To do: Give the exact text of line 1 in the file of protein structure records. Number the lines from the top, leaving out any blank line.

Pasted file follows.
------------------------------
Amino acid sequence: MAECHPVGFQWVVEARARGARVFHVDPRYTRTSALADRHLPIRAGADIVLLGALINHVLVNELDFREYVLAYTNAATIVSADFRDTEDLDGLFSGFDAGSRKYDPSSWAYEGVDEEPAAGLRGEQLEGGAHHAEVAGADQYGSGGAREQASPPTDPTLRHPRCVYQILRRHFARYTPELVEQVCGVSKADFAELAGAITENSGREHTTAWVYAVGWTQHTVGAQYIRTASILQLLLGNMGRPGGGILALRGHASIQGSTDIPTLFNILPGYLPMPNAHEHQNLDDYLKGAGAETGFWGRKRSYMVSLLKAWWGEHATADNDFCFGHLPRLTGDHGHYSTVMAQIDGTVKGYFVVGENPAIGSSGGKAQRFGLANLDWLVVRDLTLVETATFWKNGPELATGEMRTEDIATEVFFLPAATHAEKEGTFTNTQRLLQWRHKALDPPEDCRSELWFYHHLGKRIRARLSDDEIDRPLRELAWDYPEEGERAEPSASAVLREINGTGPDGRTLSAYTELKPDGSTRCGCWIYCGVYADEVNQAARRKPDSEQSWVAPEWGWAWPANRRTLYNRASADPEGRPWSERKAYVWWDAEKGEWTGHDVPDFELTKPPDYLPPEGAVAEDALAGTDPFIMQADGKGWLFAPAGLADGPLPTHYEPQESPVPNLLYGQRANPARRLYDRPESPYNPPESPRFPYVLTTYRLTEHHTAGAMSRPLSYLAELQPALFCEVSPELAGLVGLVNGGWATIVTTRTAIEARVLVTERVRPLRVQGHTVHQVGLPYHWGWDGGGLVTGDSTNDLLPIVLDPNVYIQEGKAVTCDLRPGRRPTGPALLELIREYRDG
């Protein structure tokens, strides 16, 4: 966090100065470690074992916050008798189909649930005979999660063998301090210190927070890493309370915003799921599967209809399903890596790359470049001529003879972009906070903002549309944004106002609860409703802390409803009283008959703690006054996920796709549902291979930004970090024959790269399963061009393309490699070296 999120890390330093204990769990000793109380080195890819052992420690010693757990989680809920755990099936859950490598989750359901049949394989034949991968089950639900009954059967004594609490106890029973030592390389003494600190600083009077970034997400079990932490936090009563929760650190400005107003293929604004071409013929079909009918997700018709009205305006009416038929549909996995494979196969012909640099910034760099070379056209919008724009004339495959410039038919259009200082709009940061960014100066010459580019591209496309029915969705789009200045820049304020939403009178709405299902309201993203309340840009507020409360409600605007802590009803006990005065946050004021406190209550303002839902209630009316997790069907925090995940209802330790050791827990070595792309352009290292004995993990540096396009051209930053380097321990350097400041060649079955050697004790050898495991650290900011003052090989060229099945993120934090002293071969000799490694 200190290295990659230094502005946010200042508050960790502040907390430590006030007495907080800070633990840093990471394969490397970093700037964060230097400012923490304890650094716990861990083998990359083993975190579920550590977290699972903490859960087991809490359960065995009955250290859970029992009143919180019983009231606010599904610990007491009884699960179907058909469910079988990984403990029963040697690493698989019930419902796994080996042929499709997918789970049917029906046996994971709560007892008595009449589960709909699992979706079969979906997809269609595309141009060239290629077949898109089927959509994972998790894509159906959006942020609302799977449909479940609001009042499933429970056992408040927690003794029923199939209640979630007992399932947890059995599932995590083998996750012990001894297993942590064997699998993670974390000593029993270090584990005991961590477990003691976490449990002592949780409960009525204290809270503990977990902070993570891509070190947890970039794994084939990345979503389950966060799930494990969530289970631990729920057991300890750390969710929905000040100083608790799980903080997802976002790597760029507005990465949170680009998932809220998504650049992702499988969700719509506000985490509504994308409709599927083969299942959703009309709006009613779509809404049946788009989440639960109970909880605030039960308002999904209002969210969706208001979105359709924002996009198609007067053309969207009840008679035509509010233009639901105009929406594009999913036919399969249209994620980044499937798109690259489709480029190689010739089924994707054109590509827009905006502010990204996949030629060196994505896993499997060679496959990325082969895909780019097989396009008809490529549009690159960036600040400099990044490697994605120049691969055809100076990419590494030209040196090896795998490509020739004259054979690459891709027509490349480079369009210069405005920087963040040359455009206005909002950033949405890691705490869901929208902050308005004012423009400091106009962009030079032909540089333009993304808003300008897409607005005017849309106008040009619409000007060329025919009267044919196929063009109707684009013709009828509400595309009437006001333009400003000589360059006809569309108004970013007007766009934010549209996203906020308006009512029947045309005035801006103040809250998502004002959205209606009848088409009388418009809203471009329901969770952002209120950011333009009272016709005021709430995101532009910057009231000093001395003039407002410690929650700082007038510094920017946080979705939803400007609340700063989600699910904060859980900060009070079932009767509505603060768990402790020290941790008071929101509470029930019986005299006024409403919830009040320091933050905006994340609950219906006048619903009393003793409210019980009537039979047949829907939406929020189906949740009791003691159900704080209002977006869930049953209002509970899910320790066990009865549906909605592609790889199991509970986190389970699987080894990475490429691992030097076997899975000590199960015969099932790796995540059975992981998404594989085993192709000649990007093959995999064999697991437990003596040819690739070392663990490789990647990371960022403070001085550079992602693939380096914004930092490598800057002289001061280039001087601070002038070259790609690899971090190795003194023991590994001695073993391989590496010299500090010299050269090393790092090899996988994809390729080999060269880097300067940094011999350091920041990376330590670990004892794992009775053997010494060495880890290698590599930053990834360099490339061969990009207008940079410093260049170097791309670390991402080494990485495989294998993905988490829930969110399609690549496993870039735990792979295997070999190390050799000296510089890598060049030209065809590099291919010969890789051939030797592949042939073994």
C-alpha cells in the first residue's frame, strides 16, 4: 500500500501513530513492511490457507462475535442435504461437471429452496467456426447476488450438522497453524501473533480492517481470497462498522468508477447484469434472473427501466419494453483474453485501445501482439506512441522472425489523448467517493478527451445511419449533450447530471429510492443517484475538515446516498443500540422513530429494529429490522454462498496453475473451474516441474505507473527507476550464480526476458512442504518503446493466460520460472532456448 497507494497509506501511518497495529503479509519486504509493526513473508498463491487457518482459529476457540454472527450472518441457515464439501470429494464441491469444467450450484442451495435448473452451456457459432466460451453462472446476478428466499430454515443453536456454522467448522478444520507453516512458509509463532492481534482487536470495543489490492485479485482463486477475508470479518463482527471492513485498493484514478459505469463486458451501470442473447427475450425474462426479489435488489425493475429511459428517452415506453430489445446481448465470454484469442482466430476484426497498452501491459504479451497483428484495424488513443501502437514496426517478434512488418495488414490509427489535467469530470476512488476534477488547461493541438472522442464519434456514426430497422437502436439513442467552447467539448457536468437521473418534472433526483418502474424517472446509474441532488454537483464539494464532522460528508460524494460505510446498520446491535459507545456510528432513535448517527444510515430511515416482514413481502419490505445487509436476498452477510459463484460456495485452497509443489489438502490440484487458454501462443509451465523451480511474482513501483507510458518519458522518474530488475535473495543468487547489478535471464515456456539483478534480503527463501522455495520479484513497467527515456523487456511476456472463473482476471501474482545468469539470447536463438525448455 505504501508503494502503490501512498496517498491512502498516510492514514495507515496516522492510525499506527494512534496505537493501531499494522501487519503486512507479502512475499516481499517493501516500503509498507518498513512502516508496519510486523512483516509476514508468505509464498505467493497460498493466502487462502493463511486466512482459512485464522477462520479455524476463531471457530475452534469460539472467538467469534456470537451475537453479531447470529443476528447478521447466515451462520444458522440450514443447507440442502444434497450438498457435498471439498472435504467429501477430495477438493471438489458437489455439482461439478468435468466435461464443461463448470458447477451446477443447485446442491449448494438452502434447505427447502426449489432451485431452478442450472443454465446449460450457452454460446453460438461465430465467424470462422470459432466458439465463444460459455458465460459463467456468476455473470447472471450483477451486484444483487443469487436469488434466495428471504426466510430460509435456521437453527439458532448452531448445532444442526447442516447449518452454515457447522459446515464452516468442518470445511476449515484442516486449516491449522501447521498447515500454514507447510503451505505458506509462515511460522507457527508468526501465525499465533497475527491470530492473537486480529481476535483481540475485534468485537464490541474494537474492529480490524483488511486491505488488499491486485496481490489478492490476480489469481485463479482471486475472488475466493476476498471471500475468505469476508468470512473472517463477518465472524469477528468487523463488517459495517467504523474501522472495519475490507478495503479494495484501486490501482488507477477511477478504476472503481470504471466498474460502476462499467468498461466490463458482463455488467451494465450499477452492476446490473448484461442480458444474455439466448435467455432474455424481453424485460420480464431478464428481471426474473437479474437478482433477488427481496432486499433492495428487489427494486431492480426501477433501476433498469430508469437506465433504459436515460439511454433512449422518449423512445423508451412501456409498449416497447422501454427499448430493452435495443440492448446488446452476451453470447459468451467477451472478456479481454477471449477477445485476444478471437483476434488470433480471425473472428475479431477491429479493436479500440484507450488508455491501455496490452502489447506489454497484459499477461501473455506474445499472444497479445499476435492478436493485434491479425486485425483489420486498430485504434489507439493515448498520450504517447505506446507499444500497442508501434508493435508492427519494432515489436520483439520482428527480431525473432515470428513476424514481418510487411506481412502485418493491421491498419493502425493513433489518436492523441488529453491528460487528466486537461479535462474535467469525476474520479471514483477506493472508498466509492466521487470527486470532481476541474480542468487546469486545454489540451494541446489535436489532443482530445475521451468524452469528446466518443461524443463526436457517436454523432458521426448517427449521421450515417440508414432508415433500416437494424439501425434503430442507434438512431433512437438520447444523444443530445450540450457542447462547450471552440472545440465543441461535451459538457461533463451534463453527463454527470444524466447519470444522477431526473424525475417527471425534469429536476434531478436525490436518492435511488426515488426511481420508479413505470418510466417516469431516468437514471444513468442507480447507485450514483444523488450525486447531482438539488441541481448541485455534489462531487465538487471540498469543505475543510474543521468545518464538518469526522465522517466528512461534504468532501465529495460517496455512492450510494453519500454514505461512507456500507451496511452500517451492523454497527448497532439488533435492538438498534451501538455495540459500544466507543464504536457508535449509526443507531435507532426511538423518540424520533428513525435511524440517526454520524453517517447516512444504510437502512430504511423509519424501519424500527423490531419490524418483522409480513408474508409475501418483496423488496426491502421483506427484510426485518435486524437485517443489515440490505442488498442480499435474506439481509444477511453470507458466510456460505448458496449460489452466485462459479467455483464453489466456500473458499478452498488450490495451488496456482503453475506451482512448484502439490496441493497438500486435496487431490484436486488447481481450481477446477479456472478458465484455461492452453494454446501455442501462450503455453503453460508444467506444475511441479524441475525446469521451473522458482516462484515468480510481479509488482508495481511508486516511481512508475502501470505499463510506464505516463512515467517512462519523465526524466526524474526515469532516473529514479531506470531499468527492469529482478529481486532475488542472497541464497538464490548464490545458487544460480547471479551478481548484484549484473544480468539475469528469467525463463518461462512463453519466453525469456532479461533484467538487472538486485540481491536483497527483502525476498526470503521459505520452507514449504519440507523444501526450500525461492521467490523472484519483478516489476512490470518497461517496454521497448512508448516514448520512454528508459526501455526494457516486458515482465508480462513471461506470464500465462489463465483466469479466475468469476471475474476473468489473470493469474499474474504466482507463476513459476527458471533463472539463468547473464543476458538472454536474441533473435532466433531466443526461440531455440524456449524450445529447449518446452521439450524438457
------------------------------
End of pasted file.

Amino acid sequence: MAECHPVGFQWVVEARARGARVFHVDPRYTRTSALADRHLPIRAGADIVLLGALINHVLVNELDFREYVLAYTNAATIVSADFRDTEDLDGLFSGFDAGSRKYDPSSWAYEGVDEEPAAGLRGEQLEGGAHHAEVAGADQYGSGGAREQASPPTDPTLRHPRCVYQILRRHFARYTPELVEQVCGVSKADFAELAGAITENSGREHTTAWVYAVGWTQHTVGAQYIRTASILQLLLGNMGRPGGGILALRGHASIQGSTDIPTLFNILPGYLPMPNAHEHQNLDDYLKGAGAETGFWGRKRSYMVSLLKAWWGEHATADNDFCFGHLPRLTGDHGHYSTVMAQIDGTVKGYFVVGENPAIGSSGGKAQRFGLANLDWLVVRDLTLVETATFWKNGPELATGEMRTEDIATEVFFLPAATHAEKEGTFTNTQRLLQWRHKALDPPEDCRSELWFYHHLGKRIRARLSDDEIDRPLRELAWDYPEEGERAEPSASAVLREINGTGPDGRTLSAYTELKPDGSTRCGCWIYCGVYADEVNQAARRKPDSEQSWVAPEWGWAWPANRRTLYNRASADPEGRPWSERKAYVWWDAEKGEWTGHDVPDFELTKPPDYLPPEGAVAEDALAGTDPFIMQADGKGWLFAPAGLADGPLPTHYEPQESPVPNLLYGQRANPARRLYDRPESPYNPPESPRFPYVLTTYRLTEHHTAGAMSRPLSYLAELQPALFCEVSPELAGLVGLVNGGWATIVTTRTAIEARVLVTERVRPLRVQGHTVHQVGLPYHWGWDGGGLVTGDSTNDLLPIVLDPNVYIQEGKAVTCDLRPGRRPTGPALLELIREYRDG